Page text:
Unless you have one large pile of cash to burn through, properly equipping a workshop can take years of burning through little piles of cash. Whether to save a bit of cash or simply for the challenge, [Workshop from Scratch] is doing exactly what his channel name suggests, and his latest project is a XY table. (Video, embedded below.)
A XY table, or cross table, allows a workpiece to be translated in two dimensions, usually on a drill press or milling machine. On a drill press they make repetitive task like drilling a series of holes simpler and quicker. [Workshop from Scratch] built most of the frame with steel flat bar, and the moving parts run on ground steel rods with linear bearings. Lead screws with hand wheels are used to translate the table.
A machine like this requires the opposing plates of each table to be perfectly aligned, which [Workshop from Scratch] achieved by spot welding the matching plates together and drilling them in one operation. He also added T-slot top surface, created by welding wide flat bar on top of narrower flat bar.
With the lack of dials, it doesn’t look like it’s meant for precision work, but we would still be interested to know how repeatable the lead screw positioning is. Regardless, it’s still a useful addition to the shop.
[Workshop from Scratch] is building a rather impressive collection of DIY tools, including a magnetic vise (that he already used with the XY table), magnetic drill press and a hydraulic lift table. We look forward to seeing what’s next on the list. Continue reading “Scratch-Built XY Table Gets The Job Done”
What could be cuter than a little robot that scuttles around its playpen and smiles all day? For the 2018 Hackaday prize [bobricius] is sharing his 2D Actuator for Micro Magnetic Robot. The name is not so cute, but it boasts a bill of materials under ten USD, so it should be perfect for educational use, which is why it is being created.
The double-layer circuit board hides six poles. Three poles run vertically, and three of them run horizontally. Each pole is analogous to a winding in a stepper motor. As the poles turn on, the magnetic shuttle moves to the nearest active pole. When the perpendicular windings activate, it becomes possible to lock that shuttle in place. As the windings activate in sequence, it becomes possible to move left/right and forward/back. The second video demonstrates this perfectly.
[bobricius] found inspiration from a scarier source, but wants us to know this is his creation, not a patent infringement. We are not lawyers.
Continue reading “Smiling Robot Moves Without Wires”
[Amen] wanted to inspect ICs on the PCBs for suitability for reuse, so he bought a metallurgical microscope that illuminates from above rather than below, since it normally looks at opaque things. It has a working distance of 0.5 mm and 10 mm, which isn’t a lot of room to solder.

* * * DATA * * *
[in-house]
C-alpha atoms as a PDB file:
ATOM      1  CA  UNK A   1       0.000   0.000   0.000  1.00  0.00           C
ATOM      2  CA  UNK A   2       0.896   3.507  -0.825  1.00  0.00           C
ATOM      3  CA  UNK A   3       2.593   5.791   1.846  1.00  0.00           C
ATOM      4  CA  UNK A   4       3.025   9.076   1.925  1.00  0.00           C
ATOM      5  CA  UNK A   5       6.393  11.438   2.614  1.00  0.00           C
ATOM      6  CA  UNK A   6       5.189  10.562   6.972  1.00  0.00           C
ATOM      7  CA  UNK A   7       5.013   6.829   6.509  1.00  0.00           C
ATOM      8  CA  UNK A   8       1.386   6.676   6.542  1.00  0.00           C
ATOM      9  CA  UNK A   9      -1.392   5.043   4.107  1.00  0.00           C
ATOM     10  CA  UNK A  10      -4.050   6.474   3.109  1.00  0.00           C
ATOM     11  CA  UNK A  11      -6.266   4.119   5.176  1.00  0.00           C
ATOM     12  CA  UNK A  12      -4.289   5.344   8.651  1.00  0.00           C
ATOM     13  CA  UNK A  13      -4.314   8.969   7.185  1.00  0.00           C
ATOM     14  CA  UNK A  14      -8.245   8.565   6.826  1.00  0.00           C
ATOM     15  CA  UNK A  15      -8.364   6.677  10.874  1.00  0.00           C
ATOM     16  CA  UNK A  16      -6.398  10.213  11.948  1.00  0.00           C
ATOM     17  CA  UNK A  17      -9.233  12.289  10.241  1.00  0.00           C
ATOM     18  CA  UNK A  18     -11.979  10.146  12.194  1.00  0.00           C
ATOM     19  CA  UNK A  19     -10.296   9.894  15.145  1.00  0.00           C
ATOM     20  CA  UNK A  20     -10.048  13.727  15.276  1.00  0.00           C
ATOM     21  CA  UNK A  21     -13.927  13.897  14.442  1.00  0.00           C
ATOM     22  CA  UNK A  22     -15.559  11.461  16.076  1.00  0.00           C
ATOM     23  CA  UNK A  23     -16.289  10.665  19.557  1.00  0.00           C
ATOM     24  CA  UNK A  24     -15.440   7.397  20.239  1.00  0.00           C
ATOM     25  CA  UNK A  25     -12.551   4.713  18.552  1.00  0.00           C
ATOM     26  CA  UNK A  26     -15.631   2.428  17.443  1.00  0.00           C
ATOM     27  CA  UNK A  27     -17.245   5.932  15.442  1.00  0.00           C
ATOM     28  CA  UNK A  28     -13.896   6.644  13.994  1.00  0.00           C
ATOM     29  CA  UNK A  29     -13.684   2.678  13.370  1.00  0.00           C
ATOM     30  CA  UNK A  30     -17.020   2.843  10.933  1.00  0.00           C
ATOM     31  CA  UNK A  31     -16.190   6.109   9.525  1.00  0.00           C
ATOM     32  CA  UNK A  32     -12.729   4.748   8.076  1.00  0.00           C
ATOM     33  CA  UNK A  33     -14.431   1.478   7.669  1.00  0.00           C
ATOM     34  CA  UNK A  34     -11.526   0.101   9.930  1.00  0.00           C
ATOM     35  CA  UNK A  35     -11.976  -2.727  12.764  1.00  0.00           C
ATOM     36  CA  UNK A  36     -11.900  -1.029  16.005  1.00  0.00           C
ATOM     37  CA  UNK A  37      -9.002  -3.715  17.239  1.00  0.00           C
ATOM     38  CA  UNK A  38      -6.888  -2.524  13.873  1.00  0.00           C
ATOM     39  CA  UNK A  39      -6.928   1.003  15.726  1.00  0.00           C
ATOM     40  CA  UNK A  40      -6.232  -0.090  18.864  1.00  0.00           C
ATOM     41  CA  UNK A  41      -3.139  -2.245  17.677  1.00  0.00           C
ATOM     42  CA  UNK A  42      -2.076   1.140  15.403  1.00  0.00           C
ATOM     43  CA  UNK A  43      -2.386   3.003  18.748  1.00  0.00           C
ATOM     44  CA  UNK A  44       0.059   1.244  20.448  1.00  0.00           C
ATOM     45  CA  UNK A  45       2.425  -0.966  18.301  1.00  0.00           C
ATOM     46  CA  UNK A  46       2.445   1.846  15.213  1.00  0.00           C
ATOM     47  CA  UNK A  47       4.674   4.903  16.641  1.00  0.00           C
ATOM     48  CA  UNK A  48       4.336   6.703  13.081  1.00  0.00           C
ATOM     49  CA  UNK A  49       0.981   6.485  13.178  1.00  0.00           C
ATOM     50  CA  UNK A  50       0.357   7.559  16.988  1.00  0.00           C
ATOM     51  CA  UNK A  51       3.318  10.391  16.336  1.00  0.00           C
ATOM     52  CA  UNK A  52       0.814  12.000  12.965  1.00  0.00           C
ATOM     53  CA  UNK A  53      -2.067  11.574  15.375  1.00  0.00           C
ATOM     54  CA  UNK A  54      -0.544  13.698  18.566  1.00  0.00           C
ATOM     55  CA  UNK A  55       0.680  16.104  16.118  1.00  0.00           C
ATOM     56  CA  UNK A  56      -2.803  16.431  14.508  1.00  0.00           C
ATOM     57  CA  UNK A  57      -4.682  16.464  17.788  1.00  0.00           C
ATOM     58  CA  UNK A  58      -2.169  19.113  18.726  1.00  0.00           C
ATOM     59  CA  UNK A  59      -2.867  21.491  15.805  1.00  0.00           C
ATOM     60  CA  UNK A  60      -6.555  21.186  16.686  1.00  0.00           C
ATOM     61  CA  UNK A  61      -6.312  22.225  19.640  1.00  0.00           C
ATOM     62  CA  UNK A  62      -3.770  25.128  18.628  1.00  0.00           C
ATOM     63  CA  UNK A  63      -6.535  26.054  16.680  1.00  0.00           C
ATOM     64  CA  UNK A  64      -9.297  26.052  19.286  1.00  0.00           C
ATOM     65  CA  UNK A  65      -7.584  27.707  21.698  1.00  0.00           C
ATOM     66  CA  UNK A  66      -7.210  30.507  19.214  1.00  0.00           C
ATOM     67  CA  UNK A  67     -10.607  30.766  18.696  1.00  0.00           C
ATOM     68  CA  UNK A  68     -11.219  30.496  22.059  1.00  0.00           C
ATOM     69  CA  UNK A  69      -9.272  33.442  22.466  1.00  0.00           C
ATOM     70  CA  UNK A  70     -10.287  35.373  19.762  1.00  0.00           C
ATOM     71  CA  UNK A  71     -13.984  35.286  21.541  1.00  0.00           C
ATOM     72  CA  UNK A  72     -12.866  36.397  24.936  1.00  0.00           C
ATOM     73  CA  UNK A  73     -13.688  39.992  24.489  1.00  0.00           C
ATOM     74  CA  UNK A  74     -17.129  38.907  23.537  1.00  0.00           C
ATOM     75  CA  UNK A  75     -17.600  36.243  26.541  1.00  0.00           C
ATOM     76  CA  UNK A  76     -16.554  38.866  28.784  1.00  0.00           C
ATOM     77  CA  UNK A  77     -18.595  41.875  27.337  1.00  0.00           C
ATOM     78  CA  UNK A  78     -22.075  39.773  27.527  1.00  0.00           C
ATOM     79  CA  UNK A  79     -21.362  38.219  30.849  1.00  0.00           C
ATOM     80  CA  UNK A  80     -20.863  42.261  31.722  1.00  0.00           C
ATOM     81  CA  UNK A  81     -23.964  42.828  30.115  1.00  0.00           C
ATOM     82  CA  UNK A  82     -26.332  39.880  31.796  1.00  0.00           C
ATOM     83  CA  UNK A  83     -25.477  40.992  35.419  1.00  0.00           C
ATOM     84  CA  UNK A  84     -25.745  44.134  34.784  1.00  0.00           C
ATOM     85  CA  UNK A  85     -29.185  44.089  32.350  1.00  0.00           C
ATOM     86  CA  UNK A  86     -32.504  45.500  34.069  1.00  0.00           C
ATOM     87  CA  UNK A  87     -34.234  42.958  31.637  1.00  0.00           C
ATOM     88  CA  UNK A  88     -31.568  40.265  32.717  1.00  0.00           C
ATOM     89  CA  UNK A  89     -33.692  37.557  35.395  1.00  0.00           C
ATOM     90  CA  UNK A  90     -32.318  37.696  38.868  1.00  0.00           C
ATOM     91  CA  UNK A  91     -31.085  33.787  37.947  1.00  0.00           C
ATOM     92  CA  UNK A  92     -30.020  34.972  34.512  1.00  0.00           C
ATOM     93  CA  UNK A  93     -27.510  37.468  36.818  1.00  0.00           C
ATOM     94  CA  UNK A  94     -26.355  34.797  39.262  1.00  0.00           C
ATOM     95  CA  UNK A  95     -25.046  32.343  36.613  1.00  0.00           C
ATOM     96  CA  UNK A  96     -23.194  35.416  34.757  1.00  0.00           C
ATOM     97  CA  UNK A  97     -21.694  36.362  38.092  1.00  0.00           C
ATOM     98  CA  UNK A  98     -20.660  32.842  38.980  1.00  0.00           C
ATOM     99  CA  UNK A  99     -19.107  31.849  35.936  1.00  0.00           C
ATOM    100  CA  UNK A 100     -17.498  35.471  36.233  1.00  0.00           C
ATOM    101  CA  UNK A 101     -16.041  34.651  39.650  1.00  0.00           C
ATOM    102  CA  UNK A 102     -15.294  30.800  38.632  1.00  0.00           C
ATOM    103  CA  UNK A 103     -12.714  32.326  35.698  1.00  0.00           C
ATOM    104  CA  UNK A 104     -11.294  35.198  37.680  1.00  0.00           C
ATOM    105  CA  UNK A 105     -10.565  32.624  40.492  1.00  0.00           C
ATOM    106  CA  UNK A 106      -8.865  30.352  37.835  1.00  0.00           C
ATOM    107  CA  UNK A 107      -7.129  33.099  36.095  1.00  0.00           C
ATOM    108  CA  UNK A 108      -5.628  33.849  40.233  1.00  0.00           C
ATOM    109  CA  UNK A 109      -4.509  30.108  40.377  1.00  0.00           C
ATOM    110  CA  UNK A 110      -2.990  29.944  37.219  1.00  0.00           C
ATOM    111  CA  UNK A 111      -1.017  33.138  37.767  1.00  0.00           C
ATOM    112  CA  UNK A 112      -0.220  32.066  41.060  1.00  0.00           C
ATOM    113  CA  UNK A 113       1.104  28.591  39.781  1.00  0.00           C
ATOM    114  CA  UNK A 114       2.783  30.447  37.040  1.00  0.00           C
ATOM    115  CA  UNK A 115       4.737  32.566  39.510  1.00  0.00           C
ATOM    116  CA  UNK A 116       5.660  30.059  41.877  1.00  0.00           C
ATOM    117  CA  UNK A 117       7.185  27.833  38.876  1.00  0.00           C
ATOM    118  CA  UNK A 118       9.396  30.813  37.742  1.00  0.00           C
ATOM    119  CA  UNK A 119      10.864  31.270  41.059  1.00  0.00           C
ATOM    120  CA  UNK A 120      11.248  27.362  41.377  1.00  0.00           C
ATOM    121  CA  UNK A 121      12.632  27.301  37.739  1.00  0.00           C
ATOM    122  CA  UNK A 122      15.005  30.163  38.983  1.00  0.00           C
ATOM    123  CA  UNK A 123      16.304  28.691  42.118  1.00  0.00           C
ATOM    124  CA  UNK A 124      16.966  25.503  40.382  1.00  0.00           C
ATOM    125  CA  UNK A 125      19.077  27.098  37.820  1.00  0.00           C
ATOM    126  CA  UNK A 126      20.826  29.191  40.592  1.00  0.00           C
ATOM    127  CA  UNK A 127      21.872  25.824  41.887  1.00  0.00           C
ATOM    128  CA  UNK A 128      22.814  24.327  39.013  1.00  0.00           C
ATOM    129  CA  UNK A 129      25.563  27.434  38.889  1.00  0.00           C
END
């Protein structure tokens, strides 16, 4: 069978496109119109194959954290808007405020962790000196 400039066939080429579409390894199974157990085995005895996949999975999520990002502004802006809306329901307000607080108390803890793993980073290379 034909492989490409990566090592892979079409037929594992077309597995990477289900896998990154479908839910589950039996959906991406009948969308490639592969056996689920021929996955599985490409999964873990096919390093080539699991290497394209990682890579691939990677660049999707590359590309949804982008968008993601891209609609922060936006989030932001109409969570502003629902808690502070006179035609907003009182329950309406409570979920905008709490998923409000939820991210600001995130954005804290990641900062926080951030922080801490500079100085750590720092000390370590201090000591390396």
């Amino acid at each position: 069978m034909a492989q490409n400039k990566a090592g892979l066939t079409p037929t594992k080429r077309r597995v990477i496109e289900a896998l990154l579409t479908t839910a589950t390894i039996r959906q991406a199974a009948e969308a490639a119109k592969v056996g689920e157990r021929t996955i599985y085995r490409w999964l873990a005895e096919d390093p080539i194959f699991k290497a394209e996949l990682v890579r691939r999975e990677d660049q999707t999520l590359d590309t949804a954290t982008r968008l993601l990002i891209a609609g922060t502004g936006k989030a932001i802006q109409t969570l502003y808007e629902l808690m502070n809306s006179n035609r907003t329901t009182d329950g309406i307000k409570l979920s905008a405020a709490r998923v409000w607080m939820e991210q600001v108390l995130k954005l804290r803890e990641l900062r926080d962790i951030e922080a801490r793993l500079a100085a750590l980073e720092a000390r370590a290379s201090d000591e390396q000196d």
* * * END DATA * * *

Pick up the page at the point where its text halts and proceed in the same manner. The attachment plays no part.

The microscope didn’t come with a slide tray, so [amen] found a cheap one on eBay. Needing a connector block, he melted down some food trays into an ingot, which he then milled down into a block shape, drilled, and used to attach the slide tray to the microscope.
The thing came with a manual XY table, which the operator adjusts by turning knobs. It’s fine for most basic applications but it’s also a pain for more complicated projects, like tiling together a huge photo of a die. [amen]’s currently working on a powered XY based on a DVD drive’s stepper assemblies.
If you’re looking for more microscope projects, read up on the hacked inspection microscope and a Pi Zero ‘scope we previously published.
Maker Faire NY is awash with new and interesting computer controlled tools, but the most unusual so far appears to be Popfab, a combination router, 3D printer, and vinyl cutter able to collapse down into a suitcase.
Popfab is the brainchild of [Nadya Peek] and [Ilan Moyer] of the MIT CADLAB. With interchangeable heads for routing PCBs, 3D printing, and vinyl cutting. A conventional machine of this capabilities would have motors all over the place, but [Ilan] used a CoreXY system to make the stepper motors stationary relative to the frame of the machine.
The electronics are standard Printrboard and Pronterface fare, but it’s still a remarkable build that also fits into a suitcase.
Pictures of the machine, the XY system (good luck wrapping your head around that, but I can tell you it relies on the differential movement of the two motors) and the lovely [Nadya] holding up the plastic extrusion head. We’ll get a video up
tomorrow. after the break
Continue reading “Fitting A CNC Machine, 3D Printer, And Vinyl Cutter In A Suitcase”